(Canadian Press)

Surge in job growth drives unemployment rate down to new 40-year low

The November employment surge was fuelled by the addition of 89,900 full-time positions

A blast of 94,100 new jobs last month has knocked the country’s unemployment rate down to 5.6 per cent — its lowest level since Statistics Canada started measuring comparable data more than 40 years ago.

The overall number marked the labour force survey’s largest monthly increase since March 2012 when there was a gain of 94,000 jobs, Statistics Canada said Friday.

READ MORE: B.C. budget surplus expected to keep growing

The November employment surge was fuelled by the addition of 89,900 full-time positions. For employee work, the private sector added 78,600 positions in November, while the public sector gained 8,300 jobs.

Last month’s increase pushed the jobless rate down from October’s reading of 5.8 per cent, which had been the previous low mark since comparable data first became available in 1976. The old statistical approach — prior to 1976 — registered an unemployment rate reading of 5.4 per cent in 1974.

But Friday’s report also contained disappointing details.

Year-over-year average hourly wage growth for permanent employees continued its decline in November to 1.46 per cent — to deliver its weakest reading since July 2017.

Experts have been expecting wage growth to rise thanks to the tightened labour market, but it has dropped every month since its May peak of 3.9 per cent. It now sits well below inflation.

READ MORE: Bank of Canada holds interest rate at 1.75%

The Bank of Canada keeps a close watch on wages ahead of its interest-rate decisions. On Wednesday, the central bank held its benchmark rate at 1.75 per cent, but in explaining its decision it highlighted other economic negatives such as weaker-than-expected business investment and the sharp drop in oil prices.

Royce Mendes of CIBC Economics said the Bank of Canada will take notice of the “massive reading” in the November jobs report as it mulls next month’s rate decision.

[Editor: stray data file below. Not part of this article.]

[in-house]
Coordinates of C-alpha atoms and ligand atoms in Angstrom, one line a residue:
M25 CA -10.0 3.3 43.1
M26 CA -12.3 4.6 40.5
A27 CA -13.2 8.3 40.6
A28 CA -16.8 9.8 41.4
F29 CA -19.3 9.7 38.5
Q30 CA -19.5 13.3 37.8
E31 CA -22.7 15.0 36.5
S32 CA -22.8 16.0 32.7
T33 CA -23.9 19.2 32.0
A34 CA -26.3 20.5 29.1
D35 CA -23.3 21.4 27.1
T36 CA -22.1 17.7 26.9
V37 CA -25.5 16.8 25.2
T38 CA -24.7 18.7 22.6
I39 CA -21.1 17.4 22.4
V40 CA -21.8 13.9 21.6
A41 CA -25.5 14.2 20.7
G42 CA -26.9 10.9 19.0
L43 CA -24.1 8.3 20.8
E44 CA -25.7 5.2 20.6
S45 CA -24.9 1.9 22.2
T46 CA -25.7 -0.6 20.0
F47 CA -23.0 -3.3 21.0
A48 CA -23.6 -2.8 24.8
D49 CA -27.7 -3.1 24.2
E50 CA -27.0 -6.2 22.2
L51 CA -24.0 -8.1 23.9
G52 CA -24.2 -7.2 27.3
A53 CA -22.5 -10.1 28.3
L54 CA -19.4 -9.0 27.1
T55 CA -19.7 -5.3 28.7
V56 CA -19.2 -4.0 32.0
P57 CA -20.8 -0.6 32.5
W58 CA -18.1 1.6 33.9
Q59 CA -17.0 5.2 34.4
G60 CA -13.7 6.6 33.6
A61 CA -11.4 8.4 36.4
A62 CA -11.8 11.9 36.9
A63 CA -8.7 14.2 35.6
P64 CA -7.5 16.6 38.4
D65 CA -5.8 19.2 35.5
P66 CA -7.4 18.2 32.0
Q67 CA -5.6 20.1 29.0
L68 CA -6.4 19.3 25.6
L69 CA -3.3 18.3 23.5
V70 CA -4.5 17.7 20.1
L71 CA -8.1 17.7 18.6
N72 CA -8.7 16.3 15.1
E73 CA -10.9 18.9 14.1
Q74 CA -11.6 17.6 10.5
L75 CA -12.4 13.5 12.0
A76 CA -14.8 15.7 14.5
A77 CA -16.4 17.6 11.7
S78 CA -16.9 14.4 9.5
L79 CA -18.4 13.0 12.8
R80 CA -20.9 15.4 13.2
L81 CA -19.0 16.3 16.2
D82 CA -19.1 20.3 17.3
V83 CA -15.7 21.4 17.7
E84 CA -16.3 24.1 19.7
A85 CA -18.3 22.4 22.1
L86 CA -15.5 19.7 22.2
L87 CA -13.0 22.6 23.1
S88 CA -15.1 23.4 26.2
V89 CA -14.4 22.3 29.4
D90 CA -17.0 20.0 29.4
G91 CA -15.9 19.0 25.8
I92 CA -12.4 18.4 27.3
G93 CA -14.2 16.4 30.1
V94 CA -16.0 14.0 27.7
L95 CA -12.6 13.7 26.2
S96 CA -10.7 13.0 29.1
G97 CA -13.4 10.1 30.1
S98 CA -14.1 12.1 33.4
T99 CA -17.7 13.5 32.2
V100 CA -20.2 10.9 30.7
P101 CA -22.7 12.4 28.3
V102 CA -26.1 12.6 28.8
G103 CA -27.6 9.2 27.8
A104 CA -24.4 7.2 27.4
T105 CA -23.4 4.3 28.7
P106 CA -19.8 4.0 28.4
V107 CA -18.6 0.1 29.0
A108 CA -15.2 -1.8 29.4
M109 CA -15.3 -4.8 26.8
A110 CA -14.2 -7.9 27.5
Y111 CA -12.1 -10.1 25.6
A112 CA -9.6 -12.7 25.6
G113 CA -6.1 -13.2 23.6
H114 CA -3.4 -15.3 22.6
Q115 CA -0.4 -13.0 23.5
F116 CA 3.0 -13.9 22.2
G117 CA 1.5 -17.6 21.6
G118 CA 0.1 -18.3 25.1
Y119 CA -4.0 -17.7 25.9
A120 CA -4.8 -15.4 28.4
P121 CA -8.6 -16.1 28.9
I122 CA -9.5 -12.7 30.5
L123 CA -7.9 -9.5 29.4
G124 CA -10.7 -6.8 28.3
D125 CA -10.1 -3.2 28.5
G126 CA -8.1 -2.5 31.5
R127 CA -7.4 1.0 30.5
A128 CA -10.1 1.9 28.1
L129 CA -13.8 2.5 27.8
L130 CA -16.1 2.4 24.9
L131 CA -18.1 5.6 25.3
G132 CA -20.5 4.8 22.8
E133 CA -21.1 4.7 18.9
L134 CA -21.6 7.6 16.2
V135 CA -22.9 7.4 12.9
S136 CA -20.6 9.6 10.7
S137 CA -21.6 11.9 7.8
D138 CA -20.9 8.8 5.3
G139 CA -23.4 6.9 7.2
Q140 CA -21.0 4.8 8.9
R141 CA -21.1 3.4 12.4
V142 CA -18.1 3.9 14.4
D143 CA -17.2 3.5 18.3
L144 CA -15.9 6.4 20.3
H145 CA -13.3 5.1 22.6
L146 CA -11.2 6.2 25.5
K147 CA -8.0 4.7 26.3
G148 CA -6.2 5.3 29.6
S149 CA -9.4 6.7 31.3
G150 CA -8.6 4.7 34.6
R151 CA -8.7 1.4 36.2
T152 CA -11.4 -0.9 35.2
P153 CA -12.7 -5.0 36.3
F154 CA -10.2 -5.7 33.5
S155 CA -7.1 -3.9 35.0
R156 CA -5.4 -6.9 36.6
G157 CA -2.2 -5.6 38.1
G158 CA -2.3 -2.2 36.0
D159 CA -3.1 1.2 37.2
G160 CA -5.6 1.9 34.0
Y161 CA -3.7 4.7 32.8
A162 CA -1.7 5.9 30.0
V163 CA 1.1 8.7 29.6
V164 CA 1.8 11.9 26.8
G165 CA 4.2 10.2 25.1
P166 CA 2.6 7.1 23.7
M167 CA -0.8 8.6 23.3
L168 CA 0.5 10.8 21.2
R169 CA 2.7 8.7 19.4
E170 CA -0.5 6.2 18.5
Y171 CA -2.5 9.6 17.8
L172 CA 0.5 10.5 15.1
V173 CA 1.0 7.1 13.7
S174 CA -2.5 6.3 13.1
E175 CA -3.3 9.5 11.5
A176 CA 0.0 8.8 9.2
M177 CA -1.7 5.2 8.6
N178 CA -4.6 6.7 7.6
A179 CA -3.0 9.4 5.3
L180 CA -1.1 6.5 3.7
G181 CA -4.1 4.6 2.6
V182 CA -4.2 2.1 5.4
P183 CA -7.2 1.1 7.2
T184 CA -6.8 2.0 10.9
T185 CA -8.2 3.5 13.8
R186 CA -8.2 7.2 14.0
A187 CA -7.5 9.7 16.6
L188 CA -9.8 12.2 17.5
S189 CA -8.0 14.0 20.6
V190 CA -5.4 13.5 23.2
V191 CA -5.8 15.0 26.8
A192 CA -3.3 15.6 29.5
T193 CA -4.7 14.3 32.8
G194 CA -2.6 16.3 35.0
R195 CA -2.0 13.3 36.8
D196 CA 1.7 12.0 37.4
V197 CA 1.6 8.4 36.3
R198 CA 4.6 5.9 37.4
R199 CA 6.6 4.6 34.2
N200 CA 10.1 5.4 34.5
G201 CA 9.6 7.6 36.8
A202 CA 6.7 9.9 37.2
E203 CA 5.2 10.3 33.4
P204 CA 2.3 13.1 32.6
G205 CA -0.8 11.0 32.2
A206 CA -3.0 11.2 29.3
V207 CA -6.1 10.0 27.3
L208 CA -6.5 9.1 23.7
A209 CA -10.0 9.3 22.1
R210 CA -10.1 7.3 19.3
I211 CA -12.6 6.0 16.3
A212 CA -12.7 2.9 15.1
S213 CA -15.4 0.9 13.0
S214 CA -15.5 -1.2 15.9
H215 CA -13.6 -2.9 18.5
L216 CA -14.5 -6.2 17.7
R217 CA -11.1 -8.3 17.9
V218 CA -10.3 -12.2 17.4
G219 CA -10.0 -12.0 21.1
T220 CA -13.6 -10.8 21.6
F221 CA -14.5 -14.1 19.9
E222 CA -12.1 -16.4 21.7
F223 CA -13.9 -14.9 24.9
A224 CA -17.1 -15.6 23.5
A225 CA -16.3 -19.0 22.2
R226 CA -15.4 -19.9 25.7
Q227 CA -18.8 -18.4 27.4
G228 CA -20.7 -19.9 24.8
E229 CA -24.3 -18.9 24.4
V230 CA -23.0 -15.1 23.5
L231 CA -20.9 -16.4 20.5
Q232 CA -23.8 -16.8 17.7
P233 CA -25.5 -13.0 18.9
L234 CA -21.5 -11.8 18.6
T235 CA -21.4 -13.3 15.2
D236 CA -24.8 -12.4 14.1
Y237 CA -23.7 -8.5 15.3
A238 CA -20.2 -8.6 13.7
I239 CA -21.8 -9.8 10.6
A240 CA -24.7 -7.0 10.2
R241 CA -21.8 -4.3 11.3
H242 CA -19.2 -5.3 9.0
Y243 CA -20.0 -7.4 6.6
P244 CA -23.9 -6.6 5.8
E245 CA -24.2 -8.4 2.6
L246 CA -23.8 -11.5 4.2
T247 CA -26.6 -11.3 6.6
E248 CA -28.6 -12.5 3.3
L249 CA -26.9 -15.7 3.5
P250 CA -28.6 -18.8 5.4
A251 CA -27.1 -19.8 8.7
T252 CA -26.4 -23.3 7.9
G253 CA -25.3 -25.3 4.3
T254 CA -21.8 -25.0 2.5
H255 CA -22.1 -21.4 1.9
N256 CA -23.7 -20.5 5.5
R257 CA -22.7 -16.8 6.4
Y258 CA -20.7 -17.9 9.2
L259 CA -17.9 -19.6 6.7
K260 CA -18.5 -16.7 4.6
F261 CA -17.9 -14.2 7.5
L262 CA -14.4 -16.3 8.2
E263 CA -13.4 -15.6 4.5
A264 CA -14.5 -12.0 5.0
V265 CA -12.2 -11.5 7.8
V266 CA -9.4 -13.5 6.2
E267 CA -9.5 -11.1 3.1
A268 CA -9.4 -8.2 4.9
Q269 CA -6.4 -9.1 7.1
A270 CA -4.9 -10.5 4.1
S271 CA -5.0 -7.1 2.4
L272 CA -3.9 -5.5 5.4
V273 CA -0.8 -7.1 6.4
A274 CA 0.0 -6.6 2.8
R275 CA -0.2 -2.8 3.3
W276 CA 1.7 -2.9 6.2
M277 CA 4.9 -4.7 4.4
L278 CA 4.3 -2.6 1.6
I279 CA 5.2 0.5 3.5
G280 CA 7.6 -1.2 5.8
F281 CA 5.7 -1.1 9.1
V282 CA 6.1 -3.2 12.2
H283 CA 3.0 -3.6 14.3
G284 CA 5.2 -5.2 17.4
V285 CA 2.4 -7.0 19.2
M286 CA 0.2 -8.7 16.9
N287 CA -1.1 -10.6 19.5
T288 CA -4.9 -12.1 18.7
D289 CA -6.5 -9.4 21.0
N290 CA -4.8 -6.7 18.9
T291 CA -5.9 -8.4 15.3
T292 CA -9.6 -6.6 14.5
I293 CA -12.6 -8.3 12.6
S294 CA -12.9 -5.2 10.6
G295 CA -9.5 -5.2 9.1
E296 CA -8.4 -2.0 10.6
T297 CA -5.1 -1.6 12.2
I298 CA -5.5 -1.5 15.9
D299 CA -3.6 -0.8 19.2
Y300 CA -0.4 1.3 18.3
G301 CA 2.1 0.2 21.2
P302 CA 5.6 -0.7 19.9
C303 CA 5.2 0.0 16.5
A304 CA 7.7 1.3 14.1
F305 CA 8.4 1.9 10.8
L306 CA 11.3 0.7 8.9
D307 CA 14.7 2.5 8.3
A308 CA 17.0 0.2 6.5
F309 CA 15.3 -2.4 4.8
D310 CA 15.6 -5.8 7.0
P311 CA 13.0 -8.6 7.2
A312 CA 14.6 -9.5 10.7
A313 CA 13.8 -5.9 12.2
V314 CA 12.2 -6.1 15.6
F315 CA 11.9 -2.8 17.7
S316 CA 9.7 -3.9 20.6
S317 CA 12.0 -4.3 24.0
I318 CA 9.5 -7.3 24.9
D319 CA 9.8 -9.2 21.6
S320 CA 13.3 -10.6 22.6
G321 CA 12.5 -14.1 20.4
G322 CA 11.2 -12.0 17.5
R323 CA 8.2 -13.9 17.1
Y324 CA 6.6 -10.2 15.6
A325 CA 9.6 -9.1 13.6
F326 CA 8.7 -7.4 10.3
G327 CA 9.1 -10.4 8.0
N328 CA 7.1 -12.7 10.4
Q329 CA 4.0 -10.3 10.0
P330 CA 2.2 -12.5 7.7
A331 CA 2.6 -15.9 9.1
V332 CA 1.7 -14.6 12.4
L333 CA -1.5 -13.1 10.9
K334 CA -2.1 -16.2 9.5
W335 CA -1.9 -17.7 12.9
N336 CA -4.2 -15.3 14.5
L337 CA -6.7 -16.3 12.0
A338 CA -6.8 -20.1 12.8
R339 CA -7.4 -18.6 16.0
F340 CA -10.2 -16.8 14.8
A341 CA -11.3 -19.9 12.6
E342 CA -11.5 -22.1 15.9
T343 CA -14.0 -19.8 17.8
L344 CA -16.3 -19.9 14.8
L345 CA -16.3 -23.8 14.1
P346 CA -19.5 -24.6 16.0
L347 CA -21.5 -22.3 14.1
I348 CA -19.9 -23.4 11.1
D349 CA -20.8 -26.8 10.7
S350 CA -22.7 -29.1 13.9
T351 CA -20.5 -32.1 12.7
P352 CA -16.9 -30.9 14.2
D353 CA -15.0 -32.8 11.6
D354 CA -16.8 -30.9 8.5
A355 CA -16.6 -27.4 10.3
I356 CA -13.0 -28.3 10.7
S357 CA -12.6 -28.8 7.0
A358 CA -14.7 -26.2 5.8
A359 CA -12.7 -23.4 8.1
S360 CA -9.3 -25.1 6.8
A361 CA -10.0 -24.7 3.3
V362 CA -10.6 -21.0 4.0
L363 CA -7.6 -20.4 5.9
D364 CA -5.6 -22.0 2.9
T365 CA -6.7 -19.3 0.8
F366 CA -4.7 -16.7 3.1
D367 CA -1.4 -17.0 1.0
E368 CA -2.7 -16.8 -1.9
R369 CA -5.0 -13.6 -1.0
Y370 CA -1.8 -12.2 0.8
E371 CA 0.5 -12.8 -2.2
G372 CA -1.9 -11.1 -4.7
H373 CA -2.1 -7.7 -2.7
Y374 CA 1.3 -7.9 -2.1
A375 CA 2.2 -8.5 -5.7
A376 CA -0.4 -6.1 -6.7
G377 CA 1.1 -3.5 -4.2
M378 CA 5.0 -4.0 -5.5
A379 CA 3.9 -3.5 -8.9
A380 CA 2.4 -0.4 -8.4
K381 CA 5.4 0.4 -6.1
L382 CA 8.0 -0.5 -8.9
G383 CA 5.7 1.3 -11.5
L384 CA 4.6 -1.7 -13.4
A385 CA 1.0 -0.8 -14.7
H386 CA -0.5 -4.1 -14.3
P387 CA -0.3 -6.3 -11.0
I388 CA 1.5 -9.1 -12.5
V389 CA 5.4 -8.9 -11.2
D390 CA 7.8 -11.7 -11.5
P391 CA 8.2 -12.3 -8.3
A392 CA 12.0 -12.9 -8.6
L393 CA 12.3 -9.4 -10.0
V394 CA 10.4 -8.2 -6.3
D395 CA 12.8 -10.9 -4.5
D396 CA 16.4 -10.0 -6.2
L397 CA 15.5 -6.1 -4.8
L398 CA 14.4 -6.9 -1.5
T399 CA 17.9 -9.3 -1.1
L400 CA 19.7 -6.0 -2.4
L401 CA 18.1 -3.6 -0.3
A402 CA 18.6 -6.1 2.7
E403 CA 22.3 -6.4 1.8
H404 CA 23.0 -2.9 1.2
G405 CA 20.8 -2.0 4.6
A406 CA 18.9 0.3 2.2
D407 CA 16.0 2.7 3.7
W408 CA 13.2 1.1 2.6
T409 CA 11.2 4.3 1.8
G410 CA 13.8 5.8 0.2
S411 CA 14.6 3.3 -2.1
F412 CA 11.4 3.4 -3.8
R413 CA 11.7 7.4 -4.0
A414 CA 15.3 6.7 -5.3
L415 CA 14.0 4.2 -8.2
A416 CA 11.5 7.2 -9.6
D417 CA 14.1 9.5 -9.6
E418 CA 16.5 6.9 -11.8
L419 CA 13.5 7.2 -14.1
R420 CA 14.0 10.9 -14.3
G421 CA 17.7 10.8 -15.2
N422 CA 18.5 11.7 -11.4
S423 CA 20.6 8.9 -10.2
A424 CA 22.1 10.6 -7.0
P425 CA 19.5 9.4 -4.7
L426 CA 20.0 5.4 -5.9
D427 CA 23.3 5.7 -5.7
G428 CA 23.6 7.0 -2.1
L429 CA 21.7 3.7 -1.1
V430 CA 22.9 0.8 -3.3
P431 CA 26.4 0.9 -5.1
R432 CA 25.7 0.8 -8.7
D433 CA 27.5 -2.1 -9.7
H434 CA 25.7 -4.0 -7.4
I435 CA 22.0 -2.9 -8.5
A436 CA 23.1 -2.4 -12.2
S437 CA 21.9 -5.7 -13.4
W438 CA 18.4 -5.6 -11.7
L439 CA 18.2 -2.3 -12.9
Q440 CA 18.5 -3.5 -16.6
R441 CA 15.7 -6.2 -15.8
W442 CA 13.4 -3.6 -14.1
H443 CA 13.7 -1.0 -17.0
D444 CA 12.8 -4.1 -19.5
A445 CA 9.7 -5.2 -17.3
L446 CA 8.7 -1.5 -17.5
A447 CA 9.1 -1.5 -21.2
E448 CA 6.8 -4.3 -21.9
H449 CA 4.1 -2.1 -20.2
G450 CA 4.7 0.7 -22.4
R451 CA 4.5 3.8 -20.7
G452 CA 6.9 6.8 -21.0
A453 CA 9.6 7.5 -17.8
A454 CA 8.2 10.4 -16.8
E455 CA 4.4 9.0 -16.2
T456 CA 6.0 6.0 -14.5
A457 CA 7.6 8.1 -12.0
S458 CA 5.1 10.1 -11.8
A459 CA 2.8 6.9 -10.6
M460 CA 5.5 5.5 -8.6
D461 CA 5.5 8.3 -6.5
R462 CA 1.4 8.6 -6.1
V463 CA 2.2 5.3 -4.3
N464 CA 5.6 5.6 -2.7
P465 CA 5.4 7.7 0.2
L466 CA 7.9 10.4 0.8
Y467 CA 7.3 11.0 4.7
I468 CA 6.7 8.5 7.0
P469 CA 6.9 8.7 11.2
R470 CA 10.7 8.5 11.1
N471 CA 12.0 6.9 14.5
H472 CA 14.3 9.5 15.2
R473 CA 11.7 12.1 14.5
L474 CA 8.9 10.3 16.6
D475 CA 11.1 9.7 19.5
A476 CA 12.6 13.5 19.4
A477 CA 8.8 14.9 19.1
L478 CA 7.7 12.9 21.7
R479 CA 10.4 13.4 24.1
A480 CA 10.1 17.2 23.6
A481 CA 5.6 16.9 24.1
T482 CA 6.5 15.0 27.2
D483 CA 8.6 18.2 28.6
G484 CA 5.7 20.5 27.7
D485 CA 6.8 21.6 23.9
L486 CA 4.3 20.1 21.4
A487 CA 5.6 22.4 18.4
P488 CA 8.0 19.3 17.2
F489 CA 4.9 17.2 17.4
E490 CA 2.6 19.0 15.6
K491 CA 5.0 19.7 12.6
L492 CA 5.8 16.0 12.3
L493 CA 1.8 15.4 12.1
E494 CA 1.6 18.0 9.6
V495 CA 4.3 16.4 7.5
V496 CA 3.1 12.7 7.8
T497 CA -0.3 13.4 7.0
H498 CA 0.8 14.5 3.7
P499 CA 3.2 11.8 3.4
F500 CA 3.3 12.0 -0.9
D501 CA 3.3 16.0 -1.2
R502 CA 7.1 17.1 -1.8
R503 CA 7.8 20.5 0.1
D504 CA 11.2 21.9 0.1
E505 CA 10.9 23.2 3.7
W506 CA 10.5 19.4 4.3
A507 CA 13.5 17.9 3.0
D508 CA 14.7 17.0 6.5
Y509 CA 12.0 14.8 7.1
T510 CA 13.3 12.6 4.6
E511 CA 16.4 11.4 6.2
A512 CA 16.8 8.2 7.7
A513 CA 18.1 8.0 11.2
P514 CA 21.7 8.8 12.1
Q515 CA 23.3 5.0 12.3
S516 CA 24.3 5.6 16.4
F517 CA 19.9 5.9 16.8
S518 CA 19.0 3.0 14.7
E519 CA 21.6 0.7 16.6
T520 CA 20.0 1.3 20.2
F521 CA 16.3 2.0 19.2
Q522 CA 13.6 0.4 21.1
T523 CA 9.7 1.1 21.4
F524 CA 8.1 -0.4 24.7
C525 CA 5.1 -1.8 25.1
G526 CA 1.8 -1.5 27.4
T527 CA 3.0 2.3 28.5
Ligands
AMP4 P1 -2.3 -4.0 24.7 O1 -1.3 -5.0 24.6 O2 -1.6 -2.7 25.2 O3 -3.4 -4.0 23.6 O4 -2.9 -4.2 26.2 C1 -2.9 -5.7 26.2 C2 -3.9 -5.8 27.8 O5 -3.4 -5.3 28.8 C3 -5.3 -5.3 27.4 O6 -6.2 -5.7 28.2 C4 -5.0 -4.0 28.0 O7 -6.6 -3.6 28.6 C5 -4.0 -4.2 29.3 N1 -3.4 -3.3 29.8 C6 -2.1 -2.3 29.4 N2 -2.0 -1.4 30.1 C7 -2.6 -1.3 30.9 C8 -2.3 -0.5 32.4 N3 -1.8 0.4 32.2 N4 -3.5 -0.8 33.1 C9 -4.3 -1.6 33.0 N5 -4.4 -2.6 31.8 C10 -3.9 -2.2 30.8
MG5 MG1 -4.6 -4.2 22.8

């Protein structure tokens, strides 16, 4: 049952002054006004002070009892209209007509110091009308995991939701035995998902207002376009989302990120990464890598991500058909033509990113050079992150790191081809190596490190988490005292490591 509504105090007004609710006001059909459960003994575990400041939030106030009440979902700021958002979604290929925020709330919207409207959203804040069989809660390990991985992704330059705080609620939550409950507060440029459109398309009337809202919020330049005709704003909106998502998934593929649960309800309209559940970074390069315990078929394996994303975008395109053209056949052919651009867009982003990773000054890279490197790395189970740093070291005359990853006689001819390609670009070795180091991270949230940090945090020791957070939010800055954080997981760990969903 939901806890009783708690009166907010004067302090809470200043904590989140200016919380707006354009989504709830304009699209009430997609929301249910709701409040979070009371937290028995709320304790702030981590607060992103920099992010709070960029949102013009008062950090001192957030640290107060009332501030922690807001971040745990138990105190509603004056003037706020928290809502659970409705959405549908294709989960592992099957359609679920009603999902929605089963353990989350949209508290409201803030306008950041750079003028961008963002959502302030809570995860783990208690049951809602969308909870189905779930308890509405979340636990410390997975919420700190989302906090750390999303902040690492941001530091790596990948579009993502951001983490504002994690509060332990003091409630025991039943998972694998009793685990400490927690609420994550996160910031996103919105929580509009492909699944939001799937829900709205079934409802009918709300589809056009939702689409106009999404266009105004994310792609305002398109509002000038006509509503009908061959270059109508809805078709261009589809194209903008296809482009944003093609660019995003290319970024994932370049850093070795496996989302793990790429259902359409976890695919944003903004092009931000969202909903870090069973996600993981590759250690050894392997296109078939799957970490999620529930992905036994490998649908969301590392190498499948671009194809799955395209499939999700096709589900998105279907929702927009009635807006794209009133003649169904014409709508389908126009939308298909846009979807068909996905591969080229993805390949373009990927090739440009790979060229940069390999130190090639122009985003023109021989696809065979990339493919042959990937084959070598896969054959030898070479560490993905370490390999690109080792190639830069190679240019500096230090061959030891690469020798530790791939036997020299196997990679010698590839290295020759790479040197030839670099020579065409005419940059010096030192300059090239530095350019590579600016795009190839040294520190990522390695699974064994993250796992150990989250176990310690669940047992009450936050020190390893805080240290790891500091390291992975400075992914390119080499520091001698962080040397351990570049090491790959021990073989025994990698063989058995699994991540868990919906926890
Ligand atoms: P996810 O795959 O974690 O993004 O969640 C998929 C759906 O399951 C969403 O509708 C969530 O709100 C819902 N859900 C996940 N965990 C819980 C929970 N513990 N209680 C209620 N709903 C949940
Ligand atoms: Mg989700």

“The large gain in jobs will keep a January rate hike on the table for now, but we’ll need to see similarly positive evidence from other indicators and no major reversal in the next jobs report,” Mendes wrote in a research note to clients Friday.

Statistics Canada’s report Friday also said that, compared to 12 months earlier, employment was up 1.2 per cent following a net increase of 218,800 jobs. The addition of 227,400 full-time positions offset a small decrease in part-time work.

The November jobs report showed the goods-producing sector added 26,900 jobs following a notable gain of 14,800 construction positions. The services sector generated 67,200 jobs last month with help from the addition of 26,000 positions in professional, scientific and technical services.

By region, employment rose in six provinces and was led by gains in Quebec and Alberta.

The Canadian Press

Like us on Facebook and follow us on Twitter.

Just Posted

City of White Rock responds to Lady Alexandra court petition

City says it did not breach ‘obligation of procedural fairness’

VIDEO: 5X Festival takes over Surrey’s Central City plaza

Second annual event draws thousands of people throughout the day

City shifts proposed transit station to King George after cancellation of LRT

Council to consider Newton Town Centre plan in fall

VIDEO: Plane makes forced landing on Highway 17 in Surrey

Police say no one was injured and no damage to aircraft or vehicles

Nearly 200 motorcycles take off from Cloverdale for Brenden’s Ride

Annual fundraiser supports programs that empower people with disabilities

10 facts about Father’s Day

Did you know that the special day for dads was first celebrated in 1910?

Bombers down B.C. Lions 33-23 in season opener

Former Lion Andrew Harris leads Winnipeg with 148 rushing yards

Northern B.C. family remembers murdered Indigenous woman with memorial walk

Still no closure for Ramona Wilson’s family 25 years later

Pride flag taken down by Township of Langley

Woman said she was told it was removed from her front yard because of a complaint

B.C. university to offer mentorship program for former youth in care

Students using the provincial tuition waiver program will soon be able to form a community at KPU

Cyclists competing in one of the toughest bike races on the planet pass through Fernie

Divide riders looking strong as they finish first leg of 4160 km race

You might not know these B.C. records are public

Hired a lawyer to file a civil claim? Those are published online

B.C. bus driver loses case to get job back after texting while driving full bus

An arbitator ruled that Tim Wesman’s phone usage was a “a reckless disregard for public safety”

Revamped B.C. Lions set to battle veteran Winnipeg Blue Bombers

The Lions’ first test of the season will be a big one

Most Read

l -->